Every year, approximately 6 million people flock to the Bavarian capital for Munich’s Oktoberfest, the world’s largest traditional festival (and drink-a-thon) held over the course of two weeks each fall, beginning in mid- or late September. At the festivities, also known as the Wiesn, massive crowds dressed in lederhosen (leather breeches) and dirndl (embroidered dresses) pack into large tents with long wooden tables to swig beer and sing cheerful folk songs performed by German oompah bands. The annual Bavarian festival was scheduled to take place this year from September 19 through October 4. However, due to concerns about the spread of the coronavirus, Oktoberfest 2020 has been canceled.
Why was Oktoberfest 2020 canceled?
During a joint press conference on Tuesday, April 21, Bavaria’s Minister President Markus Söder and Munich’s Lord Mayor Dieter Reiter announced that Oktoberfest 2020 will be canceled, as “the risk is too high” to host the massive event, where it would be essentially impossible to abide by the necessary social distancing measures to slow the spread of the virus. “It is about the biggest and most beautiful festival in the world,” said Söder about Oktoberfest. “[But] we are living in different times and living with corona means living carefully. This is not a normal year and it’s unfortunately a year without the Oktoberfest. It hurts. It’s a huge shame.”
While the news that Oktoberfest 2020 is canceled is certainly disappointing, it isn’t necessarily surprising. Large events are banned across Germany until at least the end of August, and Chancellor Angela Merkel has urged Germans to stay at home and follow the lockdown measures introduced in March to slow the spread of the virus.
How many times has Oktoberfest been canceled?
Munich’s Oktoberfest has been canceled just 24 times in the more than two centuries since it was first celebrated after Bavaria’s Crown Prince Ludwig married Princess Therese of Saxony-Hildburghausen in 1810. The annual event has not been canceled since World War II, but while it’s taken place steadily over the past 70 years, there have been a handful of global events throughout its history that prevented Oktoberfest from going ahead as planned.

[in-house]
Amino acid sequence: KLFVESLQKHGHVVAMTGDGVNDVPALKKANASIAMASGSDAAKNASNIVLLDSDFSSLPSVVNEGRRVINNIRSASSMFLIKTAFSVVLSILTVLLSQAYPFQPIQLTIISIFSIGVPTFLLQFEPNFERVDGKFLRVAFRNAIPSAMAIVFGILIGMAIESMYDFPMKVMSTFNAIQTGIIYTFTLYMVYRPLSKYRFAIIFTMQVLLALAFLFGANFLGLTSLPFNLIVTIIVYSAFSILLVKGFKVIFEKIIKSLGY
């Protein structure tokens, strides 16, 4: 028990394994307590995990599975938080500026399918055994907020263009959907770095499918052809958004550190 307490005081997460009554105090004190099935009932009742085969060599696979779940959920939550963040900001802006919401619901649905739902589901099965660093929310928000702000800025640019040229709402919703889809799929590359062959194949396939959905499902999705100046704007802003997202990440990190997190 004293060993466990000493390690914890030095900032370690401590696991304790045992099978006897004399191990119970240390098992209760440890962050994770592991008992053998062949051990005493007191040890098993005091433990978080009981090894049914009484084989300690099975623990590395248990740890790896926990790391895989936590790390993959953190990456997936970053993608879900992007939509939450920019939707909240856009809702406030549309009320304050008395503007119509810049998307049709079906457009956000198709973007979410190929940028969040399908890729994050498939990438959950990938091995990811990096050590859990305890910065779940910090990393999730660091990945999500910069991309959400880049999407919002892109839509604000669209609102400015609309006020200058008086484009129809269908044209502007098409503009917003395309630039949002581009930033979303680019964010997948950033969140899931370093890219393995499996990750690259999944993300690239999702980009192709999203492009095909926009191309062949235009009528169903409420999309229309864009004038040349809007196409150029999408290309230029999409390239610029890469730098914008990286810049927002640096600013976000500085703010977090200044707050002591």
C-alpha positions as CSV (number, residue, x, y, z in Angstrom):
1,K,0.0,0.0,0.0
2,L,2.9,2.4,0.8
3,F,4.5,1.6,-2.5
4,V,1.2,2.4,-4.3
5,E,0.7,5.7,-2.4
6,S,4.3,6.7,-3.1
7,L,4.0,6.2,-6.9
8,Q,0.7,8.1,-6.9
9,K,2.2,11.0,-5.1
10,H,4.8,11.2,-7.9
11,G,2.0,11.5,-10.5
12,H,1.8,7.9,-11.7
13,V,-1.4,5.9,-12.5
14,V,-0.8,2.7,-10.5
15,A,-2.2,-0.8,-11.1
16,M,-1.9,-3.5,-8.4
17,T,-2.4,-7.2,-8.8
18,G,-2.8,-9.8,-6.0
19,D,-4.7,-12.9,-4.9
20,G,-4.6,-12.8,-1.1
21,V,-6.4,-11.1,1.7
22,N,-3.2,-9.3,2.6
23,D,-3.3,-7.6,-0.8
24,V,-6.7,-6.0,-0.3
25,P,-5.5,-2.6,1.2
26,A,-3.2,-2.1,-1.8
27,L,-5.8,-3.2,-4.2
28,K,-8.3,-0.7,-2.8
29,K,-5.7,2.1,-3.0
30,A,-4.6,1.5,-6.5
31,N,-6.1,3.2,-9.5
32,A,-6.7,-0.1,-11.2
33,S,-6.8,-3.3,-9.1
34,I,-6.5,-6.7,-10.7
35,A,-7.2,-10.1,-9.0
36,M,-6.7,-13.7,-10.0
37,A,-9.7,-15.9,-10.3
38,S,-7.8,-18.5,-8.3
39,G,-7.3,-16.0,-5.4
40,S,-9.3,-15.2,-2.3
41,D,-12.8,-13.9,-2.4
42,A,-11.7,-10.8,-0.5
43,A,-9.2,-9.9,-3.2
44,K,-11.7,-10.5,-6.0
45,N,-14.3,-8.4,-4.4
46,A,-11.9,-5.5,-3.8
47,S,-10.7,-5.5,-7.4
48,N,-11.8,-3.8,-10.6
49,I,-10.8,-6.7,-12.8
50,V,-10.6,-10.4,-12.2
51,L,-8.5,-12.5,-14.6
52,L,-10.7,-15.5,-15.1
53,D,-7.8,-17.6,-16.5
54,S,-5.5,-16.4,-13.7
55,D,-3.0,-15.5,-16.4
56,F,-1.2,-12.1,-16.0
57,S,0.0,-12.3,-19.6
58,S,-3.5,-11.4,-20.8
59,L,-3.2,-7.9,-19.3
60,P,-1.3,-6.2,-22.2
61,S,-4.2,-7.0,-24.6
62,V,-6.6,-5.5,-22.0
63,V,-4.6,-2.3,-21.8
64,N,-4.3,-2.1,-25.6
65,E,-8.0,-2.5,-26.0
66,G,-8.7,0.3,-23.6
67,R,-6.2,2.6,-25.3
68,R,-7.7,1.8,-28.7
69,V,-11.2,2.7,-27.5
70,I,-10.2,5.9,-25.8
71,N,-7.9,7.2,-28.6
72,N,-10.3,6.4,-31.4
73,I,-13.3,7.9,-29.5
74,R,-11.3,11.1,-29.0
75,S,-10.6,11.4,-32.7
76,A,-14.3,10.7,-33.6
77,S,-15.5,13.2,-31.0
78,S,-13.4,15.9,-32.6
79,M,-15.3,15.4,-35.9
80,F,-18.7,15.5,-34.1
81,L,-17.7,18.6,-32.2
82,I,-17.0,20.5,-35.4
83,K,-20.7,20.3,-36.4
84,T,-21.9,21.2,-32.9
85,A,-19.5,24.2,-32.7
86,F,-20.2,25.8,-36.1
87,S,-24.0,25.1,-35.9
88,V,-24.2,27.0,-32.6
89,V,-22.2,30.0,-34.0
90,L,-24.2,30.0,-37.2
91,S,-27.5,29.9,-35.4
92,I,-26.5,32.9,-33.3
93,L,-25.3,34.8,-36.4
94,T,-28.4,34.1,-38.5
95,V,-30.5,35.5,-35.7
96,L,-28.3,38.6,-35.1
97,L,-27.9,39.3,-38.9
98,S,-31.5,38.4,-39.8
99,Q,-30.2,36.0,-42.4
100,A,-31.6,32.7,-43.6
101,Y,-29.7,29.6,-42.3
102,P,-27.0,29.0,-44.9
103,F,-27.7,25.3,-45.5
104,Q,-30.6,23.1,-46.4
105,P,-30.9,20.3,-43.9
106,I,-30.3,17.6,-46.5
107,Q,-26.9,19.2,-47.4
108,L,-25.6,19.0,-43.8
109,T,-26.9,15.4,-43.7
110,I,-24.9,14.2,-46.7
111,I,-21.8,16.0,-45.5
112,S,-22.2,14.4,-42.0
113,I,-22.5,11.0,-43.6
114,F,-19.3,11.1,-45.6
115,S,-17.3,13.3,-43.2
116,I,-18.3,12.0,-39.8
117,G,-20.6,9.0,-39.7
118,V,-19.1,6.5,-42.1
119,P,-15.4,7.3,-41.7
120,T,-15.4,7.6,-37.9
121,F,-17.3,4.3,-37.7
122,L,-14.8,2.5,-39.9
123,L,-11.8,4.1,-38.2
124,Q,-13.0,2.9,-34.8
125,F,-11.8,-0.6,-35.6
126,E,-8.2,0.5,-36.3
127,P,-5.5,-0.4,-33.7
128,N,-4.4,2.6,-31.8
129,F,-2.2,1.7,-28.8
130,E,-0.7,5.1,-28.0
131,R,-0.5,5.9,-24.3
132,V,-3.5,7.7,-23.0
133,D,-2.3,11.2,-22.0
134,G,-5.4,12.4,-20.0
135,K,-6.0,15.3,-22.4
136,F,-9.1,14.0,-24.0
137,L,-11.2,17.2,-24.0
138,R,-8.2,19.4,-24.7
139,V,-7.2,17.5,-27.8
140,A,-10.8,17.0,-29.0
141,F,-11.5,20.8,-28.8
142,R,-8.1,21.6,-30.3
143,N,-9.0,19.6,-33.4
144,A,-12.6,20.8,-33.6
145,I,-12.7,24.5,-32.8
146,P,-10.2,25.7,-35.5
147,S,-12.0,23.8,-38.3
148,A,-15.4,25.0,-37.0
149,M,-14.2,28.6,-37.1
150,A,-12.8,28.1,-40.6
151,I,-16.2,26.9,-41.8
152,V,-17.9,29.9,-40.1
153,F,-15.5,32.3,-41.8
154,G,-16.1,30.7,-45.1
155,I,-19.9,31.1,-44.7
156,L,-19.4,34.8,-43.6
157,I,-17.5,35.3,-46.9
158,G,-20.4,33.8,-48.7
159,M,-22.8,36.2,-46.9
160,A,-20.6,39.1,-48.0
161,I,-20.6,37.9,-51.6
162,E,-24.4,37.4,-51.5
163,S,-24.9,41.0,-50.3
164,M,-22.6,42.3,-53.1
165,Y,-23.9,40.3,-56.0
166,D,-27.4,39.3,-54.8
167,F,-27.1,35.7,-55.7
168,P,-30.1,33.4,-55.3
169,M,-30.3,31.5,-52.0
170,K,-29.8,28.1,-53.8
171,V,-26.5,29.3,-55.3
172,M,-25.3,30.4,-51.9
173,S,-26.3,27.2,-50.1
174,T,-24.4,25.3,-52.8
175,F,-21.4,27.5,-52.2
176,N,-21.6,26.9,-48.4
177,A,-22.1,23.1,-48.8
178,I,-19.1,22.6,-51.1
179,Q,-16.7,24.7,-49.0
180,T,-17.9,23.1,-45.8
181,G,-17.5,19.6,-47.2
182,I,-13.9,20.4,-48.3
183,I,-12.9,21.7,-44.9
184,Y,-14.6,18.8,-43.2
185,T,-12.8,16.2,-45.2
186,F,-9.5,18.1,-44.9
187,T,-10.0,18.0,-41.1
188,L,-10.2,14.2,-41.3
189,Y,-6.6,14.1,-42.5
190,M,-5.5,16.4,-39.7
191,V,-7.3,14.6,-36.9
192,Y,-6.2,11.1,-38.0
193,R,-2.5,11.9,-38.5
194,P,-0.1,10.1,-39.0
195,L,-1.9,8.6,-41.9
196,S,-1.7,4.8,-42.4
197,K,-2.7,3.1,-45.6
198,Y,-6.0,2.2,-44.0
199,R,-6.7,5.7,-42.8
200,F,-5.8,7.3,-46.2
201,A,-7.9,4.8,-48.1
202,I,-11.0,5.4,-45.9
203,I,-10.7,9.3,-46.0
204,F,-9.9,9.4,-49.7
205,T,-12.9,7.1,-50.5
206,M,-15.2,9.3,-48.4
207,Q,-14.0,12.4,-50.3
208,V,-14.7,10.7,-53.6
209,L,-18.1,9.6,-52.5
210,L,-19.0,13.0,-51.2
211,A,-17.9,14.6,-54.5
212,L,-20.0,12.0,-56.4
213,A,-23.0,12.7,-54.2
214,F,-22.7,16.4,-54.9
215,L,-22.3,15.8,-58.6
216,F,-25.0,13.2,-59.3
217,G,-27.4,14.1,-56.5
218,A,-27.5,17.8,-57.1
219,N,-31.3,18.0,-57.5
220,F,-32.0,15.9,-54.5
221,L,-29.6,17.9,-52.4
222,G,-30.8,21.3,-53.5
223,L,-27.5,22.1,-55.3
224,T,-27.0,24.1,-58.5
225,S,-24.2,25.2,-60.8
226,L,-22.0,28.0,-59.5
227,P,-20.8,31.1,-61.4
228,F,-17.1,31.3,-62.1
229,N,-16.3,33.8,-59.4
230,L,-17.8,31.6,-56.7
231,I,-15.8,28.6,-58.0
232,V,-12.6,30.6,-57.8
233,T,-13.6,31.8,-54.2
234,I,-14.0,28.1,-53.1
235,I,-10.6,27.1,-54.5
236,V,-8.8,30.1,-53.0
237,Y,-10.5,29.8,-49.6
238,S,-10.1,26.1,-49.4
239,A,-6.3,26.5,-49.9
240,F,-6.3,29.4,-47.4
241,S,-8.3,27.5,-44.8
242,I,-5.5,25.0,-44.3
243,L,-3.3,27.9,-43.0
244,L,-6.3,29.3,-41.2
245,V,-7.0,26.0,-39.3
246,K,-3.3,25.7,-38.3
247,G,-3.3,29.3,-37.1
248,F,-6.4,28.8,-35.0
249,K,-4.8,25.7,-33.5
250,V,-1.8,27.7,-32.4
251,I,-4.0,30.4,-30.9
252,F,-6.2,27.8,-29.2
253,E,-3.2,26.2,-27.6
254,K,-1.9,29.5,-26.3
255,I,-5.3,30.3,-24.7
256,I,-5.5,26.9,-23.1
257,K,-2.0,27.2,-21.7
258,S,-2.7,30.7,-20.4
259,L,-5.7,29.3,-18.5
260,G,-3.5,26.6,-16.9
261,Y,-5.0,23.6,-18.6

The Munich event was first canceled during 1813 due to the Napoleonic Wars, which involved battles fought by the Bavarian Army. In 1854, organizers canceled the traditional beer festival in the face of cholera outbreaks, which killed thousands of people in Munich and across Europe. In 1866, Oktoberfest was paused while Bavaria fought in the Austro-Prussian war, and yet again in 1873, when another wave of cholera reemerged.
The Bavarian festival wasn’t celebrated in Munich while World War I raged from 1914 to 1918, and it was subsequently canceled during 1923 and 1924 due to hyperinflation from the war. During World War II (from 1939 to 1945), Munich’s Oktoberfest was put on hold, and from 1946 through 1948, the global event was celebrated as a “small fall festival” before it returned to its full splendor. In the more than half century since that time, however, Munich’s Oktoberfest has been hosted annually—until this year, amid the coronavirus pandemic.
When will Munich’s Oktoberfest return?
Munich mayor Dieter Reiter said he was sorry to disappoint the 2 million people who travel from abroad for the annual Oktoberfest and said it was also a blow to Bavarians, as the Munich event takes in around $1.1 billion each year.
“It’s a quite sad day for me,” said Reiter in the announcement, adding that the cancellation of Oktoberfest 2020 is “a bitter pill to swallow.” However, German officials stated that it’s very likely Oktoberfest will return in 2021, so you can still look forward to chanting the “Ein Prosit” drinking song with your new Wiesn Bekanntschaften (Oktoberfest acquaintances) in future years.